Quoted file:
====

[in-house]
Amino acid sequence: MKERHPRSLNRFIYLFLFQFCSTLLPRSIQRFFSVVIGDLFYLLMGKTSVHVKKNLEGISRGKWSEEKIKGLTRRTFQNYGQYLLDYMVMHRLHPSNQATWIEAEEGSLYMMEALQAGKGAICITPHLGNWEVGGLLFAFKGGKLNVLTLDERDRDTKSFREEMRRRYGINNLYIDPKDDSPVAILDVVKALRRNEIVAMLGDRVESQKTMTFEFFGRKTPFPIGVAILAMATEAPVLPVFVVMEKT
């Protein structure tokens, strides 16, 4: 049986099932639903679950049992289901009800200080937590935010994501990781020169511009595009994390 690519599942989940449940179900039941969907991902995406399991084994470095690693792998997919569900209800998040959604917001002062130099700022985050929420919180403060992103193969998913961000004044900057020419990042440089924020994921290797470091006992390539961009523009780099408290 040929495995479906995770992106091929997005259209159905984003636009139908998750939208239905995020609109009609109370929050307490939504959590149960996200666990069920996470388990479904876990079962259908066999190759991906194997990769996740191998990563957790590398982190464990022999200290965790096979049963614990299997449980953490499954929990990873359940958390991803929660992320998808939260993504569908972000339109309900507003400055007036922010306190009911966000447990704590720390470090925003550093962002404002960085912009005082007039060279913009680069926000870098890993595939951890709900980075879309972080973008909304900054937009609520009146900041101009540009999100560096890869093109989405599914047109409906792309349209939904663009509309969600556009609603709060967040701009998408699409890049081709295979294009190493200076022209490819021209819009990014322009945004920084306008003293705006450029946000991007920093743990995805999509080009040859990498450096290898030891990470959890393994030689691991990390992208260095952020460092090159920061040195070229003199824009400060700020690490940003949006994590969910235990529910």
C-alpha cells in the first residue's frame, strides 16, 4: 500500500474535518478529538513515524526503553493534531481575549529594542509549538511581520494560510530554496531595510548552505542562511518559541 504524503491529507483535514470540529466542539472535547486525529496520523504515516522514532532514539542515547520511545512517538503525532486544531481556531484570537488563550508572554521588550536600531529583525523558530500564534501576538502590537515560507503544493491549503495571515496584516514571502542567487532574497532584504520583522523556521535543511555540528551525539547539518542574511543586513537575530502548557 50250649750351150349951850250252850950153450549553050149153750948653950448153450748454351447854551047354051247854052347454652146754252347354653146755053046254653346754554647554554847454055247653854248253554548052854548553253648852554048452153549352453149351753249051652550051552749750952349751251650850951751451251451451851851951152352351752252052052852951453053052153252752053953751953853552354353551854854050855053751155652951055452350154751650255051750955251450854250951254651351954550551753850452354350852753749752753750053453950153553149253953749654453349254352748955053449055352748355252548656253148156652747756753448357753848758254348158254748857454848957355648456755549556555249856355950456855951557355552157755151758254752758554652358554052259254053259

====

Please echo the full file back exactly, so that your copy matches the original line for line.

[in-house]
Amino acid sequence: MKERHPRSLNRFIYLFLFQFCSTLLPRSIQRFFSVVIGDLFYLLMGKTSVHVKKNLEGISRGKWSEEKIKGLTRRTFQNYGQYLLDYMVMHRLHPSNQATWIEAEEGSLYMMEALQAGKGAICITPHLGNWEVGGLLFAFKGGKLNVLTLDERDRDTKSFREEMRRRYGINNLYIDPKDDSPVAILDVVKALRRNEIVAMLGDRVESQKTMTFEFFGRKTPFPIGVAILAMATEAPVLPVFVVMEKT
């Protein structure tokens, strides 16, 4: 049986099932639903679950049992289901009800200080937590935010994501990781020169511009595009994390 690519599942989940449940179900039941969907991902995406399991084994470095690693792998997919569900209800998040959604917001002062130099700022985050929420919180403060992103193969998913961000004044900057020419990042440089924020994921290797470091006992390539961009523009780099408290 040929495995479906995770992106091929997005259209159905984003636009139908998750939208239905995020609109009609109370929050307490939504959590149960996200666990069920996470388990479904876990079962259908066999190759991906194997990769996740191998990563957790590398982190464990022999200290965790096979049963614990299997449980953490499954929990990873359940958390991803929660992320998808939260993504569908972000339109309900507003400055007036922010306190009911966000447990704590720390470090925003550093962002404002960085912009005082007039060279913009680069926000870098890993595939951890709900980075879309972080973008909304900054937009609520009146900041101009540009999100560096890869093109989405599914047109409906792309349209939904663009509309969600556009609603709060967040701009998408699409890049081709295979294009190493200076022209490819021209819009990014322009945004920084306008003293705006450029946000991007920093743990995805999509080009040859990498450096290898030891990470959890393994030689691991990390992208260095952020460092090159920061040195070229003199824009400060700020690490940003949006994590969910235990529910």
C-alpha cells in the first residue's frame, strides 16, 4: 500500500474535518478529538513515524526503553493534531481575549529594542509549538511581520494560510530554496531595510548552505542562511518559541 504524503491529507483535514470540529466542539472535547486525529496520523504515516522514532532514539542515547520511545512517538503525532486544531481556531484570537488563550508572554521588550536600531529583525523558530500564534501576538502590537515560507503544493491549503495571515496584516514571502542567487532574497532584504520583522523556521535543511555540528551525539547539518542574511543586513537575530502548557 50250649750351150349951850250252850950153450549553050149153750948653950448153450748454351447854551047354051247854052347454652146754252347354653146755053046254653346754554647554554847454055247653854248253554548052854548553253648852554048452153549352453149351753249051652550051552749750952349751251650850951751451251451451851851951152352351752252052052852951453053052153252752053953751953853552354353551854854050855053751155652951055452350154751650255051750955251450854250951254651351954550551753850452354350852753749752753750053453950153553149253953749654453349254352748955053449055352748355252548656253148156652747756753448357753848758254348158254748857454848957355648456755549556555249856355950456855951557355552157755151758254752758554652358554052259254053259